Friday, 27 September 2013

David Gemmell's Troy

I love mythology and ancient history, and so perhaps it is no coincidence that some of my all time favourite books feature both. I love these books, I re-read them at least once a year, and whilst the ending is slightly off, for reasons that will become apparent, I still love the characters, the world, and the writing. 
I'm talking about David Gemmell's Troy. 

There are three books, the last co-authored by Gemmell's wife as he sadly died before he finished it. They are all loosely based on the Illiad and the battle of Troy, and when I first heard what Gemmell (pretty much my all time favourite author) was writing about I did groan a bit; another retelling of the Illiad. Original. But... I do love ancient history, and battles, and mythology, and well, it was David Gemmell after all. So, I gave them a shot, and I am so, so glad that I did. 
The trilogy begins with one of the best opening lines I have ever read. 

To sleep is to die.

It's sharp, it's punchy, it grabs you right from the get-go. And the following lines do not disappoint. 

So he clung to the driftwood as the raging seas hurled him high, then plunged him deep into the storm-dark valleys between the waves. Lightening flashed, followed by deafening thunderclaps. Another wave lashed him, spinning the driftwood, almost tearing him clear. Sharp splinters pierced his bleeding hands as he tightened his grip. Salt spray stung his swollen eyes.

This is our introduction to the trilogy, and one of the main characters, Gershom, the lone survivor of a shipwreck in the middle of the Mediterranean sea. Gershom is one of a whole host of important characters in the books, and that is perhaps one of the hallmarks of Gemmell's work, that the world is fully populated with interesting characters who are all richly developed. Troy is no exception to this, but as always there needs to be a primary character, the protagonist if not the hero, and in these books that character is Prince Aeneas... more commonly known as Helikaon. The other main character is his love interest, Andromache. 

The 'real' Helikaon, the 'historical/mythological' Aeneas, is barely in the Illiad, I believe he is briefly mentioned, simply as a warrior fighting on the side of the Trojans. However, the Aeneid tells of how Aeneas was believed to have escaped the sacking of Troy, along with his father and young son. He led them and other survivors across the Mediterranean, where he founded a new civilization, which became Rome.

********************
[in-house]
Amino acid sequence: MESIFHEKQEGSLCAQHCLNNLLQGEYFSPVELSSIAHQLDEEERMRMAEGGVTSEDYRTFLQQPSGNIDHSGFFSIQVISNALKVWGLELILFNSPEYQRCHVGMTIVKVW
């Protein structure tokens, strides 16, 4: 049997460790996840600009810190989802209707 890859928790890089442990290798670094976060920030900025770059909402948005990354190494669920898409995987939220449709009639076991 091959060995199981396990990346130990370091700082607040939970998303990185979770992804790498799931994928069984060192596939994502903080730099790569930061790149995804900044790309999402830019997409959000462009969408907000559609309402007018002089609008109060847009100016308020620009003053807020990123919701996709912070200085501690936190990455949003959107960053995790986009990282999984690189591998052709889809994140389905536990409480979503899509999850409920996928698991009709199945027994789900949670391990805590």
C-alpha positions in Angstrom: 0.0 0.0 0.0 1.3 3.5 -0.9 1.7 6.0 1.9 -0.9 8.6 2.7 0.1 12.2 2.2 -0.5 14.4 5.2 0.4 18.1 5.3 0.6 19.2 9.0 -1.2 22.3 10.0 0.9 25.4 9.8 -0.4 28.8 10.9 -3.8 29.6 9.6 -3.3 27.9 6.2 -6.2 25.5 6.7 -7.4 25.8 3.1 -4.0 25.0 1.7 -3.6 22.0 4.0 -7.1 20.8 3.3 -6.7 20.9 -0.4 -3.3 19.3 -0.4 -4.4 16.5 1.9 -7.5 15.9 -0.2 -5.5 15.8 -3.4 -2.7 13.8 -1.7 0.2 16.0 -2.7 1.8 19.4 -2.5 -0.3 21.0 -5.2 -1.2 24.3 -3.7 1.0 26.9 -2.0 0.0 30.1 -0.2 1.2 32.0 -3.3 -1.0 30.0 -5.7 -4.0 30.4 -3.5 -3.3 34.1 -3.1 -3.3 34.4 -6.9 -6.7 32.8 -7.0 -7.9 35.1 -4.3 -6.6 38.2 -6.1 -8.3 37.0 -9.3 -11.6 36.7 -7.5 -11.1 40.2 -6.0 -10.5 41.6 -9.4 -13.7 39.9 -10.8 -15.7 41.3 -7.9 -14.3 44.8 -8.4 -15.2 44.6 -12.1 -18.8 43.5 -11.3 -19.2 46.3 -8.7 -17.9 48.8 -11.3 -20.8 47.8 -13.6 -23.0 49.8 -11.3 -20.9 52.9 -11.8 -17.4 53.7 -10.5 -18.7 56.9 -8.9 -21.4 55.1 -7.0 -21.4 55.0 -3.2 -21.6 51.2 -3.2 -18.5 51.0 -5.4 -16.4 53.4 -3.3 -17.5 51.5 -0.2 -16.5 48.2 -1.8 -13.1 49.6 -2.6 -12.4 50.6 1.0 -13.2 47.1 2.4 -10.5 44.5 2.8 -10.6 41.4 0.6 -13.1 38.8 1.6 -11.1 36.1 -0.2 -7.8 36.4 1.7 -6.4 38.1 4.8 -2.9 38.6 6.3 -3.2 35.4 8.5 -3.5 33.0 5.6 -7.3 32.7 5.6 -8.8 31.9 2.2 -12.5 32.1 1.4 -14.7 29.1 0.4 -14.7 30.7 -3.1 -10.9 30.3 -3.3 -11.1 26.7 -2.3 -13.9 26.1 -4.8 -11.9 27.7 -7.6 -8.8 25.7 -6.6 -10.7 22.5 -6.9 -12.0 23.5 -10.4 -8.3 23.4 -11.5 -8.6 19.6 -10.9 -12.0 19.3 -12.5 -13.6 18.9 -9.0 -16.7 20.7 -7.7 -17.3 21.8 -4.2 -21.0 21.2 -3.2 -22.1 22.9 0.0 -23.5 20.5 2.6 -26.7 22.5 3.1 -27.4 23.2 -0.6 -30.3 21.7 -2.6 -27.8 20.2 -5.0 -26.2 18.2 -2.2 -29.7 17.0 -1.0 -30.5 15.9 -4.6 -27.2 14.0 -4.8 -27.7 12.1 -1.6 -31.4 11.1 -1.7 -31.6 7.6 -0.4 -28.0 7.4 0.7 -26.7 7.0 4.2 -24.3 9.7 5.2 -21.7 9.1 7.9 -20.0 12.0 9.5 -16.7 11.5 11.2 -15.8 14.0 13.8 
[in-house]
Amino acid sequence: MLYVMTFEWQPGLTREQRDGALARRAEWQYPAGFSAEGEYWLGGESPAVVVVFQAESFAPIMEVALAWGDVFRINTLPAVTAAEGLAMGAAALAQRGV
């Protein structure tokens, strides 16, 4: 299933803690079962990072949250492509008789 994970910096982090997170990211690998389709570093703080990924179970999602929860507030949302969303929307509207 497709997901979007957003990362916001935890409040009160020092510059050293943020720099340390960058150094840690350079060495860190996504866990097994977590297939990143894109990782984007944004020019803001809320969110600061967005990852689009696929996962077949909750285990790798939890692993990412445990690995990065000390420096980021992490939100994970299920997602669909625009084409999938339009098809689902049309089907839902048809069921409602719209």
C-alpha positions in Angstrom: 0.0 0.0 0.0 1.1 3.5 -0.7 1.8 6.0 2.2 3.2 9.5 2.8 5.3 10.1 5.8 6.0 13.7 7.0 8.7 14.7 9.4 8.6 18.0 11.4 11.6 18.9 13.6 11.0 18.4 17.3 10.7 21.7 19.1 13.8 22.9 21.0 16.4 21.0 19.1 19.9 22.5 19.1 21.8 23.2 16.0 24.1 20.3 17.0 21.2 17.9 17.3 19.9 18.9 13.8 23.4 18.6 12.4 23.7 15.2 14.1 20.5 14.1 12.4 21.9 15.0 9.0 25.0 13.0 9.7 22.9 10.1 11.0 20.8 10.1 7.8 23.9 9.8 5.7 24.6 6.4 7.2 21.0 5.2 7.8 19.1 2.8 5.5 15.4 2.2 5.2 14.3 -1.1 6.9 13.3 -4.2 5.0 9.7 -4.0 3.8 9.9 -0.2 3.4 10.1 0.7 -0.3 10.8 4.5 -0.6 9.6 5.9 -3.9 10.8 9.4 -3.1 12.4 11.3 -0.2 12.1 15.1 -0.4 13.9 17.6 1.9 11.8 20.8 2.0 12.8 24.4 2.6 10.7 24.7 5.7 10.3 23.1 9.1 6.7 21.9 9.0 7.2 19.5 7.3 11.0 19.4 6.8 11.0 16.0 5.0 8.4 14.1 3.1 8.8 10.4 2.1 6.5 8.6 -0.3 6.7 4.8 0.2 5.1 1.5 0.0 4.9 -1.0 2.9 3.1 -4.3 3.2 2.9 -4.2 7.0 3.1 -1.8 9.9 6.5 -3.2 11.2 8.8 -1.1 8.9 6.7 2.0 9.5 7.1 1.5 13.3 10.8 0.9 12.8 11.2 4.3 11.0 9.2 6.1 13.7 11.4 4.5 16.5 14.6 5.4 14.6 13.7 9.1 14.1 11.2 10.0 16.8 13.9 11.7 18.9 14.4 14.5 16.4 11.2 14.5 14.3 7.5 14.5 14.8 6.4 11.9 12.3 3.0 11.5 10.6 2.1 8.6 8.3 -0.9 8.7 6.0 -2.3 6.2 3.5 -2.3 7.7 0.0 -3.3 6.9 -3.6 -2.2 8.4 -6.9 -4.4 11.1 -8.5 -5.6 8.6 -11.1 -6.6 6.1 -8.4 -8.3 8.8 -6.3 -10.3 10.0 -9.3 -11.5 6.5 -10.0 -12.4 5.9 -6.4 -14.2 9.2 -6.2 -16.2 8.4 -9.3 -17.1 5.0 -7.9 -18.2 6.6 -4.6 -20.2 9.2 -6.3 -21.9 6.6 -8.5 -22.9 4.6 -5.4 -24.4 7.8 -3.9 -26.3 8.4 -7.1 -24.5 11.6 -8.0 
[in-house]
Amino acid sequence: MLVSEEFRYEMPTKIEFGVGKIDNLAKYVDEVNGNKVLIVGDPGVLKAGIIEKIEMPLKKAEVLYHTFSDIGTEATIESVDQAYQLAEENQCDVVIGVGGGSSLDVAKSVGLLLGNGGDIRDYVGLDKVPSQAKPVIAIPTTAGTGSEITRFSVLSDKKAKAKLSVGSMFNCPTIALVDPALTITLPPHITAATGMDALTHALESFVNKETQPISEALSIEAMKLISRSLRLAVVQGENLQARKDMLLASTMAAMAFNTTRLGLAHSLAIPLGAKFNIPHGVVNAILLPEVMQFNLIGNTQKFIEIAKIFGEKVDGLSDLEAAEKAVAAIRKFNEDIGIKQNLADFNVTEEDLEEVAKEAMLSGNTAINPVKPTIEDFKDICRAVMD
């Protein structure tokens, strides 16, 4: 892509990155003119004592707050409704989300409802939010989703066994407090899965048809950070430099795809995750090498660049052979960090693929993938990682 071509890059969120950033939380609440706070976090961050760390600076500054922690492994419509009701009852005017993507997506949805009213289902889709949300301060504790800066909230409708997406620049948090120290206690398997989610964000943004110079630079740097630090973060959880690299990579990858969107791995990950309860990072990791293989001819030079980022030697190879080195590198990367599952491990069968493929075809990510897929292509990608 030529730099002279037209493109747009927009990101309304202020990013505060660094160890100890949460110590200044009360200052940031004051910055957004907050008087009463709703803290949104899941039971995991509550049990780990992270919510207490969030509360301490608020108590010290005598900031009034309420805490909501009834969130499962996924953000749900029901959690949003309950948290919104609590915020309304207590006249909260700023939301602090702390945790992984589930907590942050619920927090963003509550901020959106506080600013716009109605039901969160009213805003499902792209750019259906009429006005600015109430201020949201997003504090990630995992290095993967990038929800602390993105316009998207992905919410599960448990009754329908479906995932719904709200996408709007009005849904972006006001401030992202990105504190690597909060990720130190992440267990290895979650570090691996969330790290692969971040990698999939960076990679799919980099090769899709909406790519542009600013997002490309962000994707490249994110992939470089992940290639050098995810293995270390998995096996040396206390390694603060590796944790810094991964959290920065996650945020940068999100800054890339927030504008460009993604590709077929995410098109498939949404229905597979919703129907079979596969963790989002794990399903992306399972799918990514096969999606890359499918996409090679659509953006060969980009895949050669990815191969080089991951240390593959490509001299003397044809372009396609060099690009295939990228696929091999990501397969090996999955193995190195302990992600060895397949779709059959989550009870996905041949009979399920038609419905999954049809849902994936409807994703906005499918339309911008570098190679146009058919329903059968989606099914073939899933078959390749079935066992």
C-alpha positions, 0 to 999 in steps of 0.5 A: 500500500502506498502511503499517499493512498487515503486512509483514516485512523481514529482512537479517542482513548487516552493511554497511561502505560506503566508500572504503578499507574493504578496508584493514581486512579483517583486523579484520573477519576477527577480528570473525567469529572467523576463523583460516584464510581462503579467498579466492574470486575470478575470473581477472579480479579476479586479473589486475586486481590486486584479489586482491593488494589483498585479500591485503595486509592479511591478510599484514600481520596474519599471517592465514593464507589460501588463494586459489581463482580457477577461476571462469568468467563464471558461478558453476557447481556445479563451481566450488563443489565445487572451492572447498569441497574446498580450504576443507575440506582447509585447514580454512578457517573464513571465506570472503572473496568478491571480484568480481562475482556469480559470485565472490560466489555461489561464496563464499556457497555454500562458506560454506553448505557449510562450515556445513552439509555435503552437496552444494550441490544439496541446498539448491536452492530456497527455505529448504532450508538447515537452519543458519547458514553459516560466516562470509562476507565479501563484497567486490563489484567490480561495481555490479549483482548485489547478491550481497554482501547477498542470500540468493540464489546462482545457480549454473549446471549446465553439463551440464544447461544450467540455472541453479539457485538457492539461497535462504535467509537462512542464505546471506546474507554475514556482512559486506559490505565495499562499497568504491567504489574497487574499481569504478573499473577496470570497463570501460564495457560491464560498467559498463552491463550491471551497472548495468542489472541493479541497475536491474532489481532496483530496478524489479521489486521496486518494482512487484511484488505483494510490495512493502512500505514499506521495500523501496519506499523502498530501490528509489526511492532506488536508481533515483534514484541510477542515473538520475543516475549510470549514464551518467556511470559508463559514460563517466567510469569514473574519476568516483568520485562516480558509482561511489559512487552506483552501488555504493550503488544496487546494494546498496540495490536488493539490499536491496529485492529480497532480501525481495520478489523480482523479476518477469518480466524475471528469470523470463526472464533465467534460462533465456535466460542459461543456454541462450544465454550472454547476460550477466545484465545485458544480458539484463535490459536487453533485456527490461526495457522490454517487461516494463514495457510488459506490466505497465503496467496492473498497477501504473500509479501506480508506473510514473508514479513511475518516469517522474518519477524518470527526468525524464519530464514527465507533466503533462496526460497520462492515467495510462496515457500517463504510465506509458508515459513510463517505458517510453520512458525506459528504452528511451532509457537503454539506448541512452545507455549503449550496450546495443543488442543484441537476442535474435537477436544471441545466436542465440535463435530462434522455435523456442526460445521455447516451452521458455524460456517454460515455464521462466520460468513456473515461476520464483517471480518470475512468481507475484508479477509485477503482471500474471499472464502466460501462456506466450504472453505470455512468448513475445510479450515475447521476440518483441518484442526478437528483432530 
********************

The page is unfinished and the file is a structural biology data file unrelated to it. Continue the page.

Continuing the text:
A couple of years ago I was reading these books and just happened to pay a visit to the British Museum, where we listened in to one of the guided talks on Ancient Rome, and when the guide mentioned Aeneas, I was delighted and fascinated, always fun to learn the 'truth' behind a character. 
Andromache, the secondary character, has more of a mention in the Illiad, though not a major role. She is the wife of the Trojan prince Hector, the man fated to meet his death fighting against the Greek hero, the infamous Achilles. 
What fascinates me about these books is that I know the story of the Illiad, I know the story of the Trojan horse, the fate of most of the characters, the way they are classically portrayed. And this story turns everything on it's head completely, and does it so brilliantly that it works without ever being twee or cliched. Vain, arrogant, selfish Paris becomes quiet, shy and scholarly. Helen, the renowned beauty, the 'face that launched a thousand ships', is plain, plump and sweet. 
And Aeneas, the hero who perhaps went on to found Rome, is the unhinged and deadly Helikaon, a man of contradictions; good, kind and chivalrous, but also capable of acts of incredible cruelty. It makes him a fascinating character, and I love the concept of his ship, the Xanthos; the biggest vessel on the 'Great Green', known to other sailors as the Death Ship, both because of it's size, which they believe will anger Poseidon, and because of the terrifying reputation of it's captain.

It's hard to say more without giving away any spoilers, but there are so many great characters in this book. I love the way Hektor (with a 'k' in the book) and Achilles are set up as equals and opposites. Odysseus is incredibly well written, sly as a fox and a renowned storyteller. Andromache is head strong and powerful, not about to let anyone push her around, and the doomed attraction between her and Helikaon is one of the main threads of the story. 
Troy takes a little bit of getting into, it took me a few chapters before I was completely immersed in the world, but its definitely worth the effort once you get sucked in. The ending is a little bit fluffier that I've come to expect from Gemmell's novels, as it was written by his wife, but that's not to say the ending is bad, or that it's cloying; not everyone survives. People die, differently to how they do in the Illiad, there are epic battles, and a few surprises along the way. Anyone interested in Troy, ancient history or heroic fiction I highly recommend this series. I have an entire shelf of Gemmell books, I'll probably mention my favourite - 'The Swords of Night and Day' soon - if there is a character who is cooler than Helikaon, it has to be Skilgannon.

Given the ending I give it nine Greek warriors out of ten.

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